If You’re Really Against Gay Marriage…

You might be gay. Science says so. By Sandy Hingston

Over the weekend, I was lucky enough to catch an NPR interview with Chris Colfer, the young (only 21!) actor who plays Kurt Hummel on the TV showGlee. He’s disgustingly talented and engaging; besides his TV role, he’s written and is starring in a new movie, Struck by Lightning, has a deal to write two books for young adults, and was one of Time magazine’s “100 Most Influential People” in 2011.

In the interview, he talked about the gay character he plays on the show and about being gay himself, including how he suffered so much at the hands of bullies in junior high that his parents home-schooled him for a year and a half. As I listened to him, I thought about a new study I’d just read about—one that found that virulent homophobes are themselves often gay.

In the study, published in the Journal of Personality and Social Psychologyand involving nearly 800 college students in the U.S. and Germany, researchers asked participants to rate themselves from one to 10 on a scale of gay to straight, then showed them a series of images (pictures of gay and straight couples) and words (like “gay” and “straight”) and told them to sort the images into either of two categories—gay or straight. Unbeknownst to participants, researchers flashed subliminal messages between the images: the word “me” or the word “other.” Because of a process known as “semantic association,” we’re able to sort the images into proper categories faster when we self-identify with the word that precedes them. In other words, if I’m straight and I subliminally receive the “me” before a photo of a straight couple, I’ll choose its proper category faster than if I see the word “me” before a photo of a gay couple.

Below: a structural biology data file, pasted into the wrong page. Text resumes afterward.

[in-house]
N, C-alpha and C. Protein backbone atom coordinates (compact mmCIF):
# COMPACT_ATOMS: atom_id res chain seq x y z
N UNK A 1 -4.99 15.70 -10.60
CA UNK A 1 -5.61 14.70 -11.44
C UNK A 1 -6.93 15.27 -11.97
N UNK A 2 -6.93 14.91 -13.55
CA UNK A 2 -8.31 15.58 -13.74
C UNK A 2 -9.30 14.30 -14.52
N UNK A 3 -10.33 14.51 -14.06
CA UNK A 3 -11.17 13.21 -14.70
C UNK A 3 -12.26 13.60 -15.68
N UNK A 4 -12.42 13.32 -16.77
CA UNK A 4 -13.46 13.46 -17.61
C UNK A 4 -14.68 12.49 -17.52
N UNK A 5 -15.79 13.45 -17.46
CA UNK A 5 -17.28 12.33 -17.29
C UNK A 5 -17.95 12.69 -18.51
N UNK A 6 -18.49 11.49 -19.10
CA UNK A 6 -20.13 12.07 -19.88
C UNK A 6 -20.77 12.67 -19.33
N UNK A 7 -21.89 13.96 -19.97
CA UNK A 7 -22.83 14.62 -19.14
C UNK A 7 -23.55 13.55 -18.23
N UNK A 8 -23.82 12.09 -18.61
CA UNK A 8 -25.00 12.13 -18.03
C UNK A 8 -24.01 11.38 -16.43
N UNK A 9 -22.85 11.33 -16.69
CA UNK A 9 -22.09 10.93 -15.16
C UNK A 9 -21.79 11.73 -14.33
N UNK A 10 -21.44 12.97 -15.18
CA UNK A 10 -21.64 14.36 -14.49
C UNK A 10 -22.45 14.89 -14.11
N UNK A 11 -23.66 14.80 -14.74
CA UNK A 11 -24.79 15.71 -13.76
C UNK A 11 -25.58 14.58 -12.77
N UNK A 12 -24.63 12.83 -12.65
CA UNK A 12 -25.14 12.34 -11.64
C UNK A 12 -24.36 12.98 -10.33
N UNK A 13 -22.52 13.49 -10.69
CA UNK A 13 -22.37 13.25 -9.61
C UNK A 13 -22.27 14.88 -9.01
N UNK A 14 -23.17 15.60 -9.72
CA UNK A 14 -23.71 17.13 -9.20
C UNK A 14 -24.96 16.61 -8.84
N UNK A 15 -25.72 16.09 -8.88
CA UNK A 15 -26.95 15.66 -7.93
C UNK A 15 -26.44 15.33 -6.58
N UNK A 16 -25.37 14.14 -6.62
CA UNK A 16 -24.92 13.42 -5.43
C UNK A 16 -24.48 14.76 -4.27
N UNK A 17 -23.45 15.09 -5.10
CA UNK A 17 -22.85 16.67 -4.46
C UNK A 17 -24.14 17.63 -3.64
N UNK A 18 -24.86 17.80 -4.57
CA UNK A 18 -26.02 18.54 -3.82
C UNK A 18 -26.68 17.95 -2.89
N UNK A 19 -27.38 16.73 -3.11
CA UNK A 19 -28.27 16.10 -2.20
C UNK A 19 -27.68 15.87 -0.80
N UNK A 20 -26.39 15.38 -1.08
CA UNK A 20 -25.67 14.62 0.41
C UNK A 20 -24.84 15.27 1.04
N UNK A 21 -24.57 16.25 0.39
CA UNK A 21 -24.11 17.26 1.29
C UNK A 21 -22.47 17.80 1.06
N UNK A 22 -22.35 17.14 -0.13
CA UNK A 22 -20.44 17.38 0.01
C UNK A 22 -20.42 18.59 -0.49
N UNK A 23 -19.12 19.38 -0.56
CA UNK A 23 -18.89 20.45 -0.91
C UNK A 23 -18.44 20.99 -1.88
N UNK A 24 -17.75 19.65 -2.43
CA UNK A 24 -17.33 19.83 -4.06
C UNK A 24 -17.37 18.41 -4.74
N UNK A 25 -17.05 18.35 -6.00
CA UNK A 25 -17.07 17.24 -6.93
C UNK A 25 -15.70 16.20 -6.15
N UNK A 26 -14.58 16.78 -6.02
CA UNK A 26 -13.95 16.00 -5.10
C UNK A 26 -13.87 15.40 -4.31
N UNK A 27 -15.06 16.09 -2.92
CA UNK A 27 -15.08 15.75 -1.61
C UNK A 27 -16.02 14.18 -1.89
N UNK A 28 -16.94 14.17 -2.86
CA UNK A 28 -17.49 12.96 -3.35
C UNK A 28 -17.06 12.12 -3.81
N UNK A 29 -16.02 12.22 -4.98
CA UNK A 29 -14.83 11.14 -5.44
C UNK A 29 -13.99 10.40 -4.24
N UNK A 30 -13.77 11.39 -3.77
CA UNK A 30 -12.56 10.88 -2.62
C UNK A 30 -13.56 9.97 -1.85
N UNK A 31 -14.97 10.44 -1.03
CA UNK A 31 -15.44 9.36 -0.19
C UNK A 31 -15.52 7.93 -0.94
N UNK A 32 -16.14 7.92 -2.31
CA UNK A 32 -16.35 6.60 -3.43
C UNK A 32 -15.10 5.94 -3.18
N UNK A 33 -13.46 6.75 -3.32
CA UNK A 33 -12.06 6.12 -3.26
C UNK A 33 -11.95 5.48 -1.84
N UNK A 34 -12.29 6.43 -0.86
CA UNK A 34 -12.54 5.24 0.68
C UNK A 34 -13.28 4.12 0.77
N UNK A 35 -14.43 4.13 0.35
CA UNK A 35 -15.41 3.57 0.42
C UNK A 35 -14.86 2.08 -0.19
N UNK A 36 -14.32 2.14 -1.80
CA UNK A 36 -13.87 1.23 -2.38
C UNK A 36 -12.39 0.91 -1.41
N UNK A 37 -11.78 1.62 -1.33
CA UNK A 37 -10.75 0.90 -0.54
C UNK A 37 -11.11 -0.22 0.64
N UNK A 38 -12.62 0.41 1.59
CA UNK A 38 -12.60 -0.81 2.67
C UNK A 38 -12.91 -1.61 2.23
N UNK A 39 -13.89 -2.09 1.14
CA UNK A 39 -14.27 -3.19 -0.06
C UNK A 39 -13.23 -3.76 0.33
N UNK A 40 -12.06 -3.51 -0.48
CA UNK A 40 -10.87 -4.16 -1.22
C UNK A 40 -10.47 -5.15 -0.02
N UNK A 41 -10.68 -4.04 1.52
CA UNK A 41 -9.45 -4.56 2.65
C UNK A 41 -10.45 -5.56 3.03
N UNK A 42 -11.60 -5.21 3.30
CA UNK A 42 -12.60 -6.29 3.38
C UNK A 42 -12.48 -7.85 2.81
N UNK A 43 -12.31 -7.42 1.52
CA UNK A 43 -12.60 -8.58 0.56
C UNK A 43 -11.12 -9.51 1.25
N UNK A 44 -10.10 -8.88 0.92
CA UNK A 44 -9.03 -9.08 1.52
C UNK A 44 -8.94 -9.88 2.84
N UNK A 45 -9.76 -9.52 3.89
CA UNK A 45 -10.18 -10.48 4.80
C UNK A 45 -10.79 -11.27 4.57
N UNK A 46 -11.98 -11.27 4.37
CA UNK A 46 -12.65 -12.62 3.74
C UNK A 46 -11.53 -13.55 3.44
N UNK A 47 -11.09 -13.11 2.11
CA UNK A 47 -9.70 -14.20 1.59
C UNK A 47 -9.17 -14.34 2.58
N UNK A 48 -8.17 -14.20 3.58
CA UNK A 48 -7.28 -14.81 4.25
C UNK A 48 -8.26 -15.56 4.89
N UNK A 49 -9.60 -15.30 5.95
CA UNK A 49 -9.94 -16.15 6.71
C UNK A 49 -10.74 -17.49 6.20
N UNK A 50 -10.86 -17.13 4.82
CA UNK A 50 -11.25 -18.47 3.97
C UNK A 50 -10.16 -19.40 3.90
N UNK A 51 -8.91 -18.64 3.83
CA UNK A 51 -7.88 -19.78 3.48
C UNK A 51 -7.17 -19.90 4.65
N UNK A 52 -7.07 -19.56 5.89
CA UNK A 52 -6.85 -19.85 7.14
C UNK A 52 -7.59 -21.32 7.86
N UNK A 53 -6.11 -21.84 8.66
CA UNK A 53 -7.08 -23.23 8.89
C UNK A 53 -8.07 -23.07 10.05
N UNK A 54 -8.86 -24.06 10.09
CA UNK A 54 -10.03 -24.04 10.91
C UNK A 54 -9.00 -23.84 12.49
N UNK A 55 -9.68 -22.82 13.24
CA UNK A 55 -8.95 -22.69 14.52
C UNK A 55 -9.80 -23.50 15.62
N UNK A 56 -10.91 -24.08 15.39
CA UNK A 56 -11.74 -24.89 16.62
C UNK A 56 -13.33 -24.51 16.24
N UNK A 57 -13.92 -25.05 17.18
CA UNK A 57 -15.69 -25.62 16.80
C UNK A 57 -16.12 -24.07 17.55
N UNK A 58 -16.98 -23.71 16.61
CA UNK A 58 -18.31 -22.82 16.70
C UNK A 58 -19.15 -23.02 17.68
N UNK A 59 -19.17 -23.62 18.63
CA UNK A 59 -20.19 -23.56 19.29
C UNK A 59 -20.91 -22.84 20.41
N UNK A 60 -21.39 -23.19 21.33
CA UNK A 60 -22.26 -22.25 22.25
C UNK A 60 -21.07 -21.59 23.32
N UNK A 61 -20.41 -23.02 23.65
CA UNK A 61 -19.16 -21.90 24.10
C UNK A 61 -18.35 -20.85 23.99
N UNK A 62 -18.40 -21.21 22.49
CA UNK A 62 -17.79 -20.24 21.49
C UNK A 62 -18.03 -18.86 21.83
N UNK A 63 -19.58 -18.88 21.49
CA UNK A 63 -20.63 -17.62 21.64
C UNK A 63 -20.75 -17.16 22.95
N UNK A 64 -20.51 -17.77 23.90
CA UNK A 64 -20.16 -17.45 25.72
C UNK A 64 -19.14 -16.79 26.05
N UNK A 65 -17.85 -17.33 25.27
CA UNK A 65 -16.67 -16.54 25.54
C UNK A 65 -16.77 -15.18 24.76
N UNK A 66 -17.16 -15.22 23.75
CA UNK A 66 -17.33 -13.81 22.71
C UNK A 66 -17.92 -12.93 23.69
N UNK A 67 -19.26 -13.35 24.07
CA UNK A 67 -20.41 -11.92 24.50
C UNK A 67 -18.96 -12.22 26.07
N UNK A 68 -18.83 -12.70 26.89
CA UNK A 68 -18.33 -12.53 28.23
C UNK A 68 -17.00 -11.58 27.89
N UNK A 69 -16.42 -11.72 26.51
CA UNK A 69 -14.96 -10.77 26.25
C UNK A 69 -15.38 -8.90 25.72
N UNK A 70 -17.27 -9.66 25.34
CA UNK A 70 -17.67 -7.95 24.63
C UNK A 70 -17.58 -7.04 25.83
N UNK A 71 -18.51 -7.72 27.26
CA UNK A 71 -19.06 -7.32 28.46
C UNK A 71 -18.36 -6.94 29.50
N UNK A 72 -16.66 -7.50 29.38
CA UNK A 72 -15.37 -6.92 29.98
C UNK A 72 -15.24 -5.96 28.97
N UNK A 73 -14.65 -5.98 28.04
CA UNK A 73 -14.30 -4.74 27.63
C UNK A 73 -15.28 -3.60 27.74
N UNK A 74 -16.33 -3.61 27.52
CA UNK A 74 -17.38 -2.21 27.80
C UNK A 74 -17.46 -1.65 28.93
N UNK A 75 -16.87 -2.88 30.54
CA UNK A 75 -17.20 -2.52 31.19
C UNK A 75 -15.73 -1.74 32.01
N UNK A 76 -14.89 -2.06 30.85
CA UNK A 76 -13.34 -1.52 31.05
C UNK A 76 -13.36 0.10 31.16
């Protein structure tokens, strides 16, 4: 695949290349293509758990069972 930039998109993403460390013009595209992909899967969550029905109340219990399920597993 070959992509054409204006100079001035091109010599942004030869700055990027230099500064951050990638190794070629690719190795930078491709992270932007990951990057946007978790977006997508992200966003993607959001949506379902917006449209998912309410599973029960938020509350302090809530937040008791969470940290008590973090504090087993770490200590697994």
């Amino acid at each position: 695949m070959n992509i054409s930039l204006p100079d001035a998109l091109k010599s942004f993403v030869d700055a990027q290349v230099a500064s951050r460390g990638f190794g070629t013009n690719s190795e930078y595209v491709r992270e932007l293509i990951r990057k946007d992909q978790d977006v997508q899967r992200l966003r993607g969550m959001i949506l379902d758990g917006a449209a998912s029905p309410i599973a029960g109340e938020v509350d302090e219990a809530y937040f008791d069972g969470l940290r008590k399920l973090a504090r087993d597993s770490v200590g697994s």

To read the rest of the story on The Philly Post, click here.